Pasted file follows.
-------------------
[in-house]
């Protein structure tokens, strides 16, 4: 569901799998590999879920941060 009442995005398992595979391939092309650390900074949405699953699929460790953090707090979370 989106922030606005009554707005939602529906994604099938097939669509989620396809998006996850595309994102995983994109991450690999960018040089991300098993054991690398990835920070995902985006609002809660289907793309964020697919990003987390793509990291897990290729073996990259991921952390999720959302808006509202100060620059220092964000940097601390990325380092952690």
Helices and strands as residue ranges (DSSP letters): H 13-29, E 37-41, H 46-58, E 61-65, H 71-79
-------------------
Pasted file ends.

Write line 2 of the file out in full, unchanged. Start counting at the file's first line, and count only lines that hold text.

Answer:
């Protein structure tokens, strides 16, 4: 569901799998590999879920941060 009442995005398992595979391939092309650390900074949405699953699929460790953090707090979370 989106922030606005009554707005939602529906994604099938097939669509989620396809998006996850595309994102995983994109991450690999960018040089991300098993054991690398990835920070995902985006609002809660289907793309964020697919990003987390793509990291897990290729073996990259991921952390999720959302808006509202100060620059220092964000940097601390990325380092952690």